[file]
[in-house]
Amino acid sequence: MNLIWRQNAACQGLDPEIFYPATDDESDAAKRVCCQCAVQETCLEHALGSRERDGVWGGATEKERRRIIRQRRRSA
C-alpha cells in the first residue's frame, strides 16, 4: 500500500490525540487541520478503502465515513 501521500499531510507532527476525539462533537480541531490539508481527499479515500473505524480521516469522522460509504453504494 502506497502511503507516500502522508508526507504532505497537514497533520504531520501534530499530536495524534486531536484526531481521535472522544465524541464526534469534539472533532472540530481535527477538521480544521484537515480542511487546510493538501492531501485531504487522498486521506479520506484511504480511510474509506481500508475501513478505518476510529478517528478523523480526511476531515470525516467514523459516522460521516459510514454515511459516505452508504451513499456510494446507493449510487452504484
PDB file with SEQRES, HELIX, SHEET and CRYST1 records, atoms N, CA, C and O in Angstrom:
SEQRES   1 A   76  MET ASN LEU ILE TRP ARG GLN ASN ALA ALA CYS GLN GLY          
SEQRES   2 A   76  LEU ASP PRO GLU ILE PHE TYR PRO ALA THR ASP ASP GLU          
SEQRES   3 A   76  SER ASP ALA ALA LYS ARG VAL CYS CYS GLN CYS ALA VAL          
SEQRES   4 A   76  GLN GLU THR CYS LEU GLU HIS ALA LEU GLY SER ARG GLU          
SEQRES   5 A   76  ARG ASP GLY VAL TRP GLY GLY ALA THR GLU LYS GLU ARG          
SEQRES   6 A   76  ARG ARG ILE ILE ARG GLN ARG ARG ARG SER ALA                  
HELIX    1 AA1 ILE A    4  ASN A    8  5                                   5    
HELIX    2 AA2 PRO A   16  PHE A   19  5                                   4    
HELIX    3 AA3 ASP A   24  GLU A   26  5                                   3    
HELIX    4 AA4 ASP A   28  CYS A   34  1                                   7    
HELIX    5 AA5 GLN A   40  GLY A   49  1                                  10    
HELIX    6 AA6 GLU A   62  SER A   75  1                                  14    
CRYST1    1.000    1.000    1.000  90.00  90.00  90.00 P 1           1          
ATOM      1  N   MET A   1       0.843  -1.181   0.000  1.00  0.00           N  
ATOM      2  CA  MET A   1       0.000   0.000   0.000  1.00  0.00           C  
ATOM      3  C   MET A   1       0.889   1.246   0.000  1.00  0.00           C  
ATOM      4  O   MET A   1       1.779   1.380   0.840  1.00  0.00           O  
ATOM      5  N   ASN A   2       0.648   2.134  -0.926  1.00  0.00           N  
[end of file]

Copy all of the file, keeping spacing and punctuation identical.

[in-house]
Amino acid sequence: MNLIWRQNAACQGLDPEIFYPATDDESDAAKRVCCQCAVQETCLEHALGSRERDGVWGGATEKERRRIIRQRRRSA
C-alpha cells in the first residue's frame, strides 16, 4: 500500500490525540487541520478503502465515513 501521500499531510507532527476525539462533537480541531490539508481527499479515500473505524480521516469522522460509504453504494 502506497502511503507516500502522508508526507504532505497537514497533520504531520501534530499530536495524534486531536484526531481521535472522544465524541464526534469534539472533532472540530481535527477538521480544521484537515480542511487546510493538501492531501485531504487522498486521506479520506484511504480511510474509506481500508475501513478505518476510529478517528478523523480526511476531515470525516467514523459516522460521516459510514454515511459516505452508504451513499456510494446507493449510487452504484
PDB file with SEQRES, HELIX, SHEET and CRYST1 records, atoms N, CA, C and O in Angstrom:
SEQRES   1 A   76  MET ASN LEU ILE TRP ARG GLN ASN ALA ALA CYS GLN GLY          
SEQRES   2 A   76  LEU ASP PRO GLU ILE PHE TYR PRO ALA THR ASP ASP GLU          
SEQRES   3 A   76  SER ASP ALA ALA LYS ARG VAL CYS CYS GLN CYS ALA VAL          
SEQRES   4 A   76  GLN GLU THR CYS LEU GLU HIS ALA LEU GLY SER ARG GLU          
SEQRES   5 A   76  ARG ASP GLY VAL TRP GLY GLY ALA THR GLU LYS GLU ARG          
SEQRES   6 A   76  ARG ARG ILE ILE ARG GLN ARG ARG ARG SER ALA                  
HELIX    1 AA1 ILE A    4  ASN A    8  5                                   5    
HELIX    2 AA2 PRO A   16  PHE A   19  5                                   4    
HELIX    3 AA3 ASP A   24  GLU A   26  5                                   3    
HELIX    4 AA4 ASP A   28  CYS A   34  1                                   7    
HELIX    5 AA5 GLN A   40  GLY A   49  1                                  10    
HELIX    6 AA6 GLU A   62  SER A   75  1                                  14    
CRYST1    1.000    1.000    1.000  90.00  90.00  90.00 P 1           1          
ATOM      1  N   MET A   1       0.843  -1.181   0.000  1.00  0.00           N  
ATOM      2  CA  MET A   1       0.000   0.000   0.000  1.00  0.00           C  
ATOM      3  C   MET A   1       0.889   1.246   0.000  1.00  0.00           C  
ATOM      4  O   MET A   1       1.779   1.380   0.840  1.00  0.00           O  
ATOM      5  N   ASN A   2       0.648   2.134  -0.926  1.00  0.00           N  